Summer reading meant to foster discussion, diversity

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Summer reading meant to foster discussion, diversity

Books & Pizza: Students and staff unite in September to discuss the 2018 Wildcat Read,  “Everything I Never Told You.”

Books & Pizza: Students and staff unite in September to discuss the 2018 Wildcat Read, “Everything I Never Told You.”

Carli DiNardo / Mayfield Yearbook Staff

Books & Pizza: Students and staff unite in September to discuss the 2018 Wildcat Read, “Everything I Never Told You.”

Carli DiNardo / Mayfield Yearbook Staff

Carli DiNardo / Mayfield Yearbook Staff

Books & Pizza: Students and staff unite in September to discuss the 2018 Wildcat Read, “Everything I Never Told You.”

Max Rollins, Guest Writer

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For the past three years, English teachers have chosen a Wildcat Read—a school-wide summer reading book with the goal of bringing together the community and spend time sharing ideas.

Kerry Rutigliano, a leader on the Wildcat Read committee, says that the main goal of the Wildcat Read is to connect Mayfield students. She said, “The benefits to a summer read, or a big read, is it really celebrates community and engages the community of Mayfield High School, 9 through 12. Reading the same title brings people together, diverse groups, and people from different backgrounds.”

Kara Zickes, the chairperson of the English department, believes this connection also fosters discussion, curiosity, and a spread of different ideas.

“We [English teachers] believe when we share in the reading experience, it ignites our curiosity, stimulates our intellect, intensifies our enthusiasm, strengthens our communities, and strengthens our story. We believe that life should be filled with great titles that elicit strong and fierce dialogue,” she said.

Senior Justin Arnold has seen all three years of the Wildcat Read and has witnessed the benefit to this discussion. He said “I think it’s nice that everyone’s reading the same book, because everyone can share what they think about the book, and if there’s a part that somebody doesn’t understand, other people can clarify that part. It’s nice that everyone can collaborate to understand the book.”

Part of the goal is also to gain an appreciation for reading itself.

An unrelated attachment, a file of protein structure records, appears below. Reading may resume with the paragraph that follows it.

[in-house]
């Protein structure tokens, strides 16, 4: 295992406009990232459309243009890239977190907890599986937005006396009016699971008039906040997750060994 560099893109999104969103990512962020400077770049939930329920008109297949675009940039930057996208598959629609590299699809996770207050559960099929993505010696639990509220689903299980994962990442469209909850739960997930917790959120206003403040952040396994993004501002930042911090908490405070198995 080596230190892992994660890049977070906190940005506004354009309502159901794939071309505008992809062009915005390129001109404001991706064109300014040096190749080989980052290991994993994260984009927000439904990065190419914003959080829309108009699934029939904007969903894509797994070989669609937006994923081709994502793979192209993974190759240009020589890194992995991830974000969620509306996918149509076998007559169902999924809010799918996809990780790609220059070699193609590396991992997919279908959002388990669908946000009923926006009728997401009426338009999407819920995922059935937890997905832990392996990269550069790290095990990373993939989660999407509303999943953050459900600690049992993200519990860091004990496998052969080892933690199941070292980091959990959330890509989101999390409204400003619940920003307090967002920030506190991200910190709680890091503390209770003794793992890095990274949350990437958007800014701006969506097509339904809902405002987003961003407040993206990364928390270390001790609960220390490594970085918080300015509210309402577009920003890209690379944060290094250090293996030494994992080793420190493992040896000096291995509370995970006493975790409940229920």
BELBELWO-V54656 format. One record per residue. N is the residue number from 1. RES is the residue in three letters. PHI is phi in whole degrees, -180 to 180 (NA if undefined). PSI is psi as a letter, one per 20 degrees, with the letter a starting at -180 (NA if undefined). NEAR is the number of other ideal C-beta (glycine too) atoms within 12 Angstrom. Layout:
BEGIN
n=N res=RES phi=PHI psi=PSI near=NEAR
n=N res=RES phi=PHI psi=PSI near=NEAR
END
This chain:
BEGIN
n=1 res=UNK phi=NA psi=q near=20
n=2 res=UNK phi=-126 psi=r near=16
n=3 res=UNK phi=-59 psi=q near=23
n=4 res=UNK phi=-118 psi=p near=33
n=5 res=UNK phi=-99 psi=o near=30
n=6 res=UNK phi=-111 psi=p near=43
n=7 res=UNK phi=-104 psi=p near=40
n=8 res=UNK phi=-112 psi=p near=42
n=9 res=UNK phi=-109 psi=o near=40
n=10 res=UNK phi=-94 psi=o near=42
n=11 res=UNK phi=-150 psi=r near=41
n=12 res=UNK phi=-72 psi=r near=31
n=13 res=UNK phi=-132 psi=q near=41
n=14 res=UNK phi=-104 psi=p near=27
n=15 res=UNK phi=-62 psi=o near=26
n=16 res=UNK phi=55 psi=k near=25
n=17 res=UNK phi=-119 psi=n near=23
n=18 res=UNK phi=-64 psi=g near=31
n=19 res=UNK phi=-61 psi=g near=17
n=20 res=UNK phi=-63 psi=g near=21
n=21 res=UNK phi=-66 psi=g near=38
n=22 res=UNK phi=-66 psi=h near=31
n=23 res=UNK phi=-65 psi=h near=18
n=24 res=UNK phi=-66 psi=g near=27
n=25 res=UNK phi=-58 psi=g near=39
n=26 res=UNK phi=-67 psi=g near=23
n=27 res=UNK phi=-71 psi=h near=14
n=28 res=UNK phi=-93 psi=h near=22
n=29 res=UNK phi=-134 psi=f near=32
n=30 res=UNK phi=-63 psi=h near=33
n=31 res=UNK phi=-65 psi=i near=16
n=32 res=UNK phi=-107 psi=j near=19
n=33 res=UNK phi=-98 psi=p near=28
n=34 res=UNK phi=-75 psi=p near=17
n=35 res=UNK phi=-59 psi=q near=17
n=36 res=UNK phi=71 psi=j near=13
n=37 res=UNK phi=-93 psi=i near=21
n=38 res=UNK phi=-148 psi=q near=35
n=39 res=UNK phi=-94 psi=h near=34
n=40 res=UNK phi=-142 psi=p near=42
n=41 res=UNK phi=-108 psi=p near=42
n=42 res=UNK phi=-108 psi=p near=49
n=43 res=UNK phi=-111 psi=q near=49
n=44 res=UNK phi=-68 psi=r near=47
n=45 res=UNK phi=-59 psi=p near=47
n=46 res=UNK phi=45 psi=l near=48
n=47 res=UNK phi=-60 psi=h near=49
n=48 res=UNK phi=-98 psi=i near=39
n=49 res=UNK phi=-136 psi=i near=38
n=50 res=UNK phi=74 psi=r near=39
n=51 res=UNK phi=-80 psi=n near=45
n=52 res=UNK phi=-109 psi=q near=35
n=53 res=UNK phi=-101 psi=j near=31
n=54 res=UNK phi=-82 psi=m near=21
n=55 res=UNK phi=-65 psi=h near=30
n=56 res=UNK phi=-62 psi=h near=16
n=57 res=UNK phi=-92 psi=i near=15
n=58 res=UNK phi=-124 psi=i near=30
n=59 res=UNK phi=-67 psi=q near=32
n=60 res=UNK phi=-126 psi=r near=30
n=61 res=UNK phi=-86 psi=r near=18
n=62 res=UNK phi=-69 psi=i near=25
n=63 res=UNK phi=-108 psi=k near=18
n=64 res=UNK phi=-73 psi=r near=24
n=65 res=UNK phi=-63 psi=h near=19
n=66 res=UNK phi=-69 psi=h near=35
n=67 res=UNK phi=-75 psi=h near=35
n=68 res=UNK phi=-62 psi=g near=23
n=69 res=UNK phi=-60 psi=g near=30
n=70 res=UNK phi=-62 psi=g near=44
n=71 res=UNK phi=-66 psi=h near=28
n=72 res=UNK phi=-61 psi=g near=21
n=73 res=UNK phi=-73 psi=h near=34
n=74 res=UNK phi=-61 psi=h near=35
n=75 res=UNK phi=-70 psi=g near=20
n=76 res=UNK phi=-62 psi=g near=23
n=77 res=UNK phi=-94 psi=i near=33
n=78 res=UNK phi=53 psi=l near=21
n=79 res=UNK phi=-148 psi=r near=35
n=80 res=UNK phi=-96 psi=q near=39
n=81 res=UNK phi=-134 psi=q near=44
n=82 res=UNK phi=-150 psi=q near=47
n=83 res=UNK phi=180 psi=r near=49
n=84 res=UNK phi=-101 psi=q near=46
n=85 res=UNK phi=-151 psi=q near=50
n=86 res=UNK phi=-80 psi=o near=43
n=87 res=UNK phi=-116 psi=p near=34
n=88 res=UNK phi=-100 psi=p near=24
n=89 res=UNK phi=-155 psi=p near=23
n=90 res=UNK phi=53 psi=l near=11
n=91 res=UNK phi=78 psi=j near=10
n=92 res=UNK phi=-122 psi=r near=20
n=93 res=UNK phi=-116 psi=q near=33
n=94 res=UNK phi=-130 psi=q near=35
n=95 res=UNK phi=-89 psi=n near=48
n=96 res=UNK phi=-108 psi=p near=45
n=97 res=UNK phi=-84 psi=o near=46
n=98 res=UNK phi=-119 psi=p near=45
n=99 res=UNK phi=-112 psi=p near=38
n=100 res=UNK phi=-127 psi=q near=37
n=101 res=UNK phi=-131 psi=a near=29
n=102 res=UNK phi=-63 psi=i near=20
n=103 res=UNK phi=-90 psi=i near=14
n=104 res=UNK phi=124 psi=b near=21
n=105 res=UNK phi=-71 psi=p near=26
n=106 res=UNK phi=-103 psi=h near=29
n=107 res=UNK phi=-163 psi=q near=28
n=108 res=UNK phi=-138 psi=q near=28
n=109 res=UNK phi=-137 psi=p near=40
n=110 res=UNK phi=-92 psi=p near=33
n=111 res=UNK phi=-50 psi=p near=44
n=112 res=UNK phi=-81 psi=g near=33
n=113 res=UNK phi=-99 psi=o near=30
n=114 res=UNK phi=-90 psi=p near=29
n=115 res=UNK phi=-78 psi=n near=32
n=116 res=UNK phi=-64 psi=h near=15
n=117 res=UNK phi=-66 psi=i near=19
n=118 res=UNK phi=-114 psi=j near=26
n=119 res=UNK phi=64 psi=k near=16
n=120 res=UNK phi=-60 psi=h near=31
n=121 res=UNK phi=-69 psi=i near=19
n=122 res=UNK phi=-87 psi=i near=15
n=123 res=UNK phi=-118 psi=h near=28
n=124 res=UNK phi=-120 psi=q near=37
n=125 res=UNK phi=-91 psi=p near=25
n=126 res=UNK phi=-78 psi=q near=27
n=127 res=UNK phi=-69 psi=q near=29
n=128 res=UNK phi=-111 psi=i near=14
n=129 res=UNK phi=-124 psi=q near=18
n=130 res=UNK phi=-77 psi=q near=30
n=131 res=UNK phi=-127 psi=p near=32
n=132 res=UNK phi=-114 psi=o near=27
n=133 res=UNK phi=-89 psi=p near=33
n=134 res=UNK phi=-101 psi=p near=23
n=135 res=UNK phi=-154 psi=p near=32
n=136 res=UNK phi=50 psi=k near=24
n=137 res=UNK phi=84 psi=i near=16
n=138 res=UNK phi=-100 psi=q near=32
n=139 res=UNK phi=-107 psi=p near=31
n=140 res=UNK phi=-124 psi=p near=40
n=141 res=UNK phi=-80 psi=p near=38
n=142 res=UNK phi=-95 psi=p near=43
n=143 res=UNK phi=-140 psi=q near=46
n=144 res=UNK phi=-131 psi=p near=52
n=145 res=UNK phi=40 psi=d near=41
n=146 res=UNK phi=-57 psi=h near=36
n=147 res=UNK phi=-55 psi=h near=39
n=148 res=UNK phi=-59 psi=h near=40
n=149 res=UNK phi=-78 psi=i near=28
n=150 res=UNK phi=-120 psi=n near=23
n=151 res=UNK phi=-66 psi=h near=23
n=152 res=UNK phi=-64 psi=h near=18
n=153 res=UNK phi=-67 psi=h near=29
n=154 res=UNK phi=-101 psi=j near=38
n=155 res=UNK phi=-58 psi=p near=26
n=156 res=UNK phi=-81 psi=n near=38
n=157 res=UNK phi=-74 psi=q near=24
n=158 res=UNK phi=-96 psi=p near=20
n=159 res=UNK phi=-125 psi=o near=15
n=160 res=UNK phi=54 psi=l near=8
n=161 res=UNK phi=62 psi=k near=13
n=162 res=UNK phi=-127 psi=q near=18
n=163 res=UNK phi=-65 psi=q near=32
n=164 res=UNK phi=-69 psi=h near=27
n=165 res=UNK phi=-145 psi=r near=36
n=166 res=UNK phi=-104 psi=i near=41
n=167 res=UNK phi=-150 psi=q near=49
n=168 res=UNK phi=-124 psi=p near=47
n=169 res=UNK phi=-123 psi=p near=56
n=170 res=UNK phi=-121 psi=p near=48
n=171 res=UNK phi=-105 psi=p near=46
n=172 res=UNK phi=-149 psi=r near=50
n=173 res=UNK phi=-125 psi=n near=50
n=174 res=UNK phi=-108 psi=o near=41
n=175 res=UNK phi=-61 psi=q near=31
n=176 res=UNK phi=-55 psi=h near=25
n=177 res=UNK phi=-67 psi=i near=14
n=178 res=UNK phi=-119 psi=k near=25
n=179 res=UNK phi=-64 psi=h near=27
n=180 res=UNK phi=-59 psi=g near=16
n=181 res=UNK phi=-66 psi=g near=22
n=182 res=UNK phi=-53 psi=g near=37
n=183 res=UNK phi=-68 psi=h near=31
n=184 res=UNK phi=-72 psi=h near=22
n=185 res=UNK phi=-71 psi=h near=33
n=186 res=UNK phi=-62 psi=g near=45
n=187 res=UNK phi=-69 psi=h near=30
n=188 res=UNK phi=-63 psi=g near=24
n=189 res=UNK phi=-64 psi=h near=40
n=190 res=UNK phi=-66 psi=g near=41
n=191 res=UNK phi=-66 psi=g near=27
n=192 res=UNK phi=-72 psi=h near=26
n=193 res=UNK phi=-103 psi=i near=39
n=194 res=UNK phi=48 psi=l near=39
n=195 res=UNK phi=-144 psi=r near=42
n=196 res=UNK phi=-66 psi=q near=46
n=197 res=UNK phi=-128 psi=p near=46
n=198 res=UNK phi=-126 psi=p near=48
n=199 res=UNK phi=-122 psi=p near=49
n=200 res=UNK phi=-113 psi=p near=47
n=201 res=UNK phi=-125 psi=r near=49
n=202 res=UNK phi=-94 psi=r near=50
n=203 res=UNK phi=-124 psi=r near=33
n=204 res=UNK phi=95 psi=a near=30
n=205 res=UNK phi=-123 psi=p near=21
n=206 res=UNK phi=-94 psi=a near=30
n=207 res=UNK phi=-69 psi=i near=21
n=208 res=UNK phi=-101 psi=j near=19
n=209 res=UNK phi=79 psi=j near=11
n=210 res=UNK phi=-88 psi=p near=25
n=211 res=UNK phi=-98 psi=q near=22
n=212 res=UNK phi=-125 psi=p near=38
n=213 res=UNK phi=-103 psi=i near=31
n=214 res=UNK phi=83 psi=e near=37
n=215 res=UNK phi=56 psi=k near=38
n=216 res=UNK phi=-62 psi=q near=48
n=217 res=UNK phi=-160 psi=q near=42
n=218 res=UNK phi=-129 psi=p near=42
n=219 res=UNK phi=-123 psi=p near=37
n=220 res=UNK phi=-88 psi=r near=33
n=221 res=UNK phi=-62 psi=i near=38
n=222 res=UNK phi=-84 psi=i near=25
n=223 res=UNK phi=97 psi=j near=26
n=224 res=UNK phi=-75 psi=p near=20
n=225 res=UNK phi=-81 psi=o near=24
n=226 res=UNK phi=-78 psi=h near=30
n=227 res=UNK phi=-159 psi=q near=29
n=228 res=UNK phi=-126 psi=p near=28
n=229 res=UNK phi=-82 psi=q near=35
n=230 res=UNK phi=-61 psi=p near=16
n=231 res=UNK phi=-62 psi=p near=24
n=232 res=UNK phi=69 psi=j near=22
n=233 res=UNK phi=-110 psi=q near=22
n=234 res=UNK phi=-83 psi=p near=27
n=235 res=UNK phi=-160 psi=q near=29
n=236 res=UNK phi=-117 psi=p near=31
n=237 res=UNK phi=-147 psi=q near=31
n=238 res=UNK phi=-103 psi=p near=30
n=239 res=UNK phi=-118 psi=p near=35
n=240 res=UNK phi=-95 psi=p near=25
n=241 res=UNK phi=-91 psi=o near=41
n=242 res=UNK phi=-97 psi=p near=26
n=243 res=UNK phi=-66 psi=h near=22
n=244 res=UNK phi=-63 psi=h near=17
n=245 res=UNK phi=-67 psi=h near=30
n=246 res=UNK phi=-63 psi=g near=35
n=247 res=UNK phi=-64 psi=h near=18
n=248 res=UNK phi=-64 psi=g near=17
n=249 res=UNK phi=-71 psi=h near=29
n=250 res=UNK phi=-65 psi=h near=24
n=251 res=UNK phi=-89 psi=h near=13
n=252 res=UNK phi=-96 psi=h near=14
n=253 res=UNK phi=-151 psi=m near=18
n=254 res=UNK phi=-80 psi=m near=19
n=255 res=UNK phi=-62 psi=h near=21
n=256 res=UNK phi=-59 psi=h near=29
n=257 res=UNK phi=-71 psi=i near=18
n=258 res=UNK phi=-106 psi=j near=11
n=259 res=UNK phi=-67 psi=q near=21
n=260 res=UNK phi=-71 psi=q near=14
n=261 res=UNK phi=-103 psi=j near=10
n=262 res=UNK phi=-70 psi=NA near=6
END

Rutigliano said, “Reading is paramount in everything, whether it happens in the summer, the winter, or the fall. [Summer reading] probably is misnamed; it should be something entirely different, to pronounce and really accentuate the importance of reading, that a student, a human being, should be on a daily diet of reading. It just has a steroidal effect on so many other things, and not just exclusive to English class.” 

Zickes agrees with Rutigliano and added that reading over the summer will improve student performance in English class. She said, “The Wildcat Read aims to foster a respect and passion for independent reading as the research resounds that the time children spend in independent reading is the best predictor of gains in reading achievement.”

Arnold agrees with claims about the benefits of reading over the summer. He said, “I think [summer reading] is good because it keeps everyone’s minds sharp and everything, and I usually enjoy the book we’re reading over the summer, so that’s pretty cool.”

Picking a book that can be appreciated by the wide range of students at Mayfield isn’t easy, but the English department comes up with a short list of titles after sorting through multiple selections, with the final choice being made by a student vote.

“What we try to do is select a title that is accessible. It’s not just for a kid that perhaps is a very strong reader. It’s not just for a particular group, but it’s a book that’s accessible in terms of abilities, it’s readable, and that it has relevance and it has the opportunity to be celebrated in terms of its rich themes. Choosing a book is difficult,” said Rutigliano.

While this system has benefits, it is not perfect, as it is impossible to pick one book that appeals to everyone, according to junior Zack West.

He said, “I have mixed feelings on it… not everyone has the same interests in reading, so you’re going to have people that don’t enjoy it.”

Some would argue that different interests may not be much of an issue if the right book is chosen. Arnold said, “As long as the book is appropriate and seems to be a subject that many people can relate to, I don’t think it’s much of a problem.”

Whether or not every student enjoys the book, Rutigliano believes that there is something to gain from it. She said, “You can’t possibly please everyone. Some books are really going to light our intellectual fires, out creative fires; that’s what we live for. There are other books that we will still benefit from, even if they don’t appeal to us.”

The selection for next year is still being determined by members of the Wildcat Read committee.

 

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